Handle URI:
http://hdl.handle.net/10754/597330
Title:
A nanoplasmonic switch based on molecular machines
Authors:
Zheng, Yue Bing; Yang, Ying-Wei; Jensen, Lasse; Fang, Lei; Juluri, Bala Krishna; Weiss, Paul S.; Stoddart, J. Fraser; Huang, Tony Jun
Abstract:
We aim to develop a molecular-machine-driven nanoplasmonic switch for its use in future nanophotonic integrated circuits (ICs) that have applications in optical communication, information processing, biological and chemical sensing. Experimental data show that an Au nanodisk array, coated with rotaxane molecular machines, switches its localized surface plasmon resonances (LSPR) reversibly when it is exposed to chemical oxidants and reductants. Conversely, bare Au nanodisks and disks coated with mechanically inert control compounds, do not display the same switching behavior. Along with calculations based on time-dependent density functional theory (TDDFT), these observations suggest that the nanoscale movements within surface-bound "molecular machines" can be used as the active components in plasmonic devices. ©2009 IEEE.
Citation:
Zheng YB, Yang Y-W, Jensen L, Fang L, Juluri BK, et al. (2009) A nanoplasmonic switch based on molecular machines. TRANSDUCERS 2009 - 2009 International Solid-State Sensors, Actuators and Microsystems Conference. Available: http://dx.doi.org/10.1109/SENSOR.2009.5285604.
Publisher:
Institute of Electrical and Electronics Engineers (IEEE)
Journal:
TRANSDUCERS 2009 - 2009 International Solid-State Sensors, Actuators and Microsystems Conference
Issue Date:
Jun-2009
DOI:
10.1109/SENSOR.2009.5285604
Type:
Conference Paper
Sponsors:
We thank Dr. Vincent Crespi for helpful discussions.This research was supported by the Air Force Office ofScientific Research, the National Science Foundation, andthe Penn State Center for Nanoscale Science.Components of this work were conducted at thePennsylvania State University node of the NSF-fundedNational Nanotechnology Infrastructure Network. YBZthanks the support from KAUST Scholar Award and theFounder’s Prize and Grant of the American Academy ofMechanics.
Appears in Collections:
Publications Acknowledging KAUST Support

Full metadata record

DC FieldValue Language
dc.contributor.authorZheng, Yue Bingen
dc.contributor.authorYang, Ying-Weien
dc.contributor.authorJensen, Lasseen
dc.contributor.authorFang, Leien
dc.contributor.authorJuluri, Bala Krishnaen
dc.contributor.authorWeiss, Paul S.en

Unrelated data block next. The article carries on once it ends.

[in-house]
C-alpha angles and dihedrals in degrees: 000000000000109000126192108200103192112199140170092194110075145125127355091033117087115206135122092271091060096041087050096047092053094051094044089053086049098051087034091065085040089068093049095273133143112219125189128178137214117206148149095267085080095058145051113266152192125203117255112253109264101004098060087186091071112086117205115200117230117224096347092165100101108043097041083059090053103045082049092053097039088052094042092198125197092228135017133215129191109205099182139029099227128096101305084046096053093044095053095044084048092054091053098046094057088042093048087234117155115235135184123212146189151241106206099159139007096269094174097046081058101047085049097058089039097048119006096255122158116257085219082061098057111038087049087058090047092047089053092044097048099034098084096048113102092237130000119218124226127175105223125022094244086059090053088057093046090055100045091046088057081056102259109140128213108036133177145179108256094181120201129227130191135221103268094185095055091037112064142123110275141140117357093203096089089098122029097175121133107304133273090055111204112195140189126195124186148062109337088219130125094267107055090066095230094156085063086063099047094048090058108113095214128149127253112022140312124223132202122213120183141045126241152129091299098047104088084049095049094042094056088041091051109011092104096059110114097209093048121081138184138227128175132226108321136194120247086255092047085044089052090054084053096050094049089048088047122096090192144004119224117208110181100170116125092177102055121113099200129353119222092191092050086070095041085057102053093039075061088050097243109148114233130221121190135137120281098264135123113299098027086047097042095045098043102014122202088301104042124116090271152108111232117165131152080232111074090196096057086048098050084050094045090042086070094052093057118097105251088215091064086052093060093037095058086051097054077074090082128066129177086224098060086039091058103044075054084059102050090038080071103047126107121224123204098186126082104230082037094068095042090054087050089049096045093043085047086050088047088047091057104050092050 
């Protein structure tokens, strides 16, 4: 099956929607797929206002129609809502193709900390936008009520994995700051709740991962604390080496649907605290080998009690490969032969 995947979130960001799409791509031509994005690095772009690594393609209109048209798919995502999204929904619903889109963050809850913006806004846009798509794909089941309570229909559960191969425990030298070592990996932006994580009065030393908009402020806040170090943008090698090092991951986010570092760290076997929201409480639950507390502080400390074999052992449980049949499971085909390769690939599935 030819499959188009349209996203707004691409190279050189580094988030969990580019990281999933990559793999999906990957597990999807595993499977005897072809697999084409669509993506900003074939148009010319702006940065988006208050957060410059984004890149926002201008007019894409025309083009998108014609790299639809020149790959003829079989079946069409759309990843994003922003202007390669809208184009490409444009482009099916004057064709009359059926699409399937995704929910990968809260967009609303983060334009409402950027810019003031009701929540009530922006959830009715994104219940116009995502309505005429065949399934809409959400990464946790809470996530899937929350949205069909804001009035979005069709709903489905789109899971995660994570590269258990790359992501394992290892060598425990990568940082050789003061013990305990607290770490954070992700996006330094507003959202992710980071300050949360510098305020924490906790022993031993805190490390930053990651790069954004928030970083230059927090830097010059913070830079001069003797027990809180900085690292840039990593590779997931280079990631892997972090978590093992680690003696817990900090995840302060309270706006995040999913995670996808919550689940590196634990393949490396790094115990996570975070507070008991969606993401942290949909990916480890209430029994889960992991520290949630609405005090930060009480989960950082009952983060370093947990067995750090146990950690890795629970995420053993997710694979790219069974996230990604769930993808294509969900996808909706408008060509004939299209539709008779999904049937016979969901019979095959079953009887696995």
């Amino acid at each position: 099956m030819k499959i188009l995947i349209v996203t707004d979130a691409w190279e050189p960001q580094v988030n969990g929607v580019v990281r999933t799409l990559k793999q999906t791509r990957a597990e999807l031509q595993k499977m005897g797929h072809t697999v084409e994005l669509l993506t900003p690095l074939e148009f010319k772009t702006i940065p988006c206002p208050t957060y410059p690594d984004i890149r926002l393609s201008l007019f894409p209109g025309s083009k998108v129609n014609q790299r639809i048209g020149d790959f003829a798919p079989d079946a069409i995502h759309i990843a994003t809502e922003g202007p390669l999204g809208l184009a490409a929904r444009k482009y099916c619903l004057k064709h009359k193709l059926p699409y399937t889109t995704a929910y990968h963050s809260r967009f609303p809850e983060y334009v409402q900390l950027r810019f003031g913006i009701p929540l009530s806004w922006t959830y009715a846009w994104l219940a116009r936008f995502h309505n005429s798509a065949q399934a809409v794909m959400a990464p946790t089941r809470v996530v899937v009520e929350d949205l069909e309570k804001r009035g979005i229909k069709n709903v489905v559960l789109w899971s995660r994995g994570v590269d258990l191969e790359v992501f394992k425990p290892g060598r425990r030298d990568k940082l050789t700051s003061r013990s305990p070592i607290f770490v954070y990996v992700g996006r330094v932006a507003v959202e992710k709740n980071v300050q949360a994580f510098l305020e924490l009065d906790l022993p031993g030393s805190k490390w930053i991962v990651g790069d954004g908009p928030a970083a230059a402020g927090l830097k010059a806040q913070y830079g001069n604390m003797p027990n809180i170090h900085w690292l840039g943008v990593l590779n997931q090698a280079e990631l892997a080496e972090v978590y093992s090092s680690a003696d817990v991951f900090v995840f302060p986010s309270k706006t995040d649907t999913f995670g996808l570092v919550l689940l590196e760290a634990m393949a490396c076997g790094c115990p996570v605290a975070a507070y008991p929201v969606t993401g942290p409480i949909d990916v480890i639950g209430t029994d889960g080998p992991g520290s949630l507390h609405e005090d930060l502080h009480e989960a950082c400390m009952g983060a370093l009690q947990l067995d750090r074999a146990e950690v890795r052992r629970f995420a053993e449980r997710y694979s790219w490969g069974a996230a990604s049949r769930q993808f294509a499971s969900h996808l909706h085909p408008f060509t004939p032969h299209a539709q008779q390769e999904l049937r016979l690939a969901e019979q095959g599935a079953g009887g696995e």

dc.contributor.authorStoddart, J. Fraseren
dc.contributor.authorHuang, Tony Junen
dc.date.accessioned2016-02-25T12:30:50Zen
dc.date.available2016-02-25T12:30:50Zen
dc.date.issued2009-06en
dc.identifier.citationZheng YB, Yang Y-W, Jensen L, Fang L, Juluri BK, et al. (2009) A nanoplasmonic switch based on molecular machines. TRANSDUCERS 2009 - 2009 International Solid-State Sensors, Actuators and Microsystems Conference. Available: http://dx.doi.org/10.1109/SENSOR.2009.5285604.en
dc.identifier.doi10.1109/SENSOR.2009.5285604en
dc.identifier.urihttp://hdl.handle.net/10754/597330en
dc.description.abstractWe aim to develop a molecular-machine-driven nanoplasmonic switch for its use in future nanophotonic integrated circuits (ICs) that have applications in optical communication, information processing, biological and chemical sensing. Experimental data show that an Au nanodisk array, coated with rotaxane molecular machines, switches its localized surface plasmon resonances (LSPR) reversibly when it is exposed to chemical oxidants and reductants. Conversely, bare Au nanodisks and disks coated with mechanically inert control compounds, do not display the same switching behavior. Along with calculations based on time-dependent density functional theory (TDDFT), these observations suggest that the nanoscale movements within surface-bound "molecular machines" can be used as the active components in plasmonic devices. ©2009 IEEE.en
dc.description.sponsorshipWe thank Dr. Vincent Crespi for helpful discussions.This research was supported by the Air Force Office ofScientific Research, the National Science Foundation, andthe Penn State Center for Nanoscale Science.Components of this work were conducted at thePennsylvania State University node of the NSF-fundedNational Nanotechnology Infrastructure Network. YBZthanks the support from KAUST Scholar Award and theFounder’s Prize and Grant of the American Academy ofMechanics.en
dc.publisherInstitute of Electrical and Electronics Engineers (IEEE)en
dc.subjectAu nanodisksen
dc.subjectMolecular active plasmonicsen
dc.subjectMolecular machinesen
dc.subjectNanophotonic integrated circuitsen
dc.subjectNanoplasmonic switchen
dc.subjectRotaxanesen
dc.subjectSurface plasmon resonancesen
dc.subjectTime-dependent density functional theoryen
dc.titleA nanoplasmonic switch based on molecular machinesen
dc.typeConference Paperen
dc.identifier.journalTRANSDUCERS 2009 - 2009 International Solid-State Sensors, Actuators and Microsystems Conferenceen
dc.contributor.institutionPennsylvania State University, State College, United Statesen
dc.contributor.institutionNorthwestern University, Evanston, United Statesen
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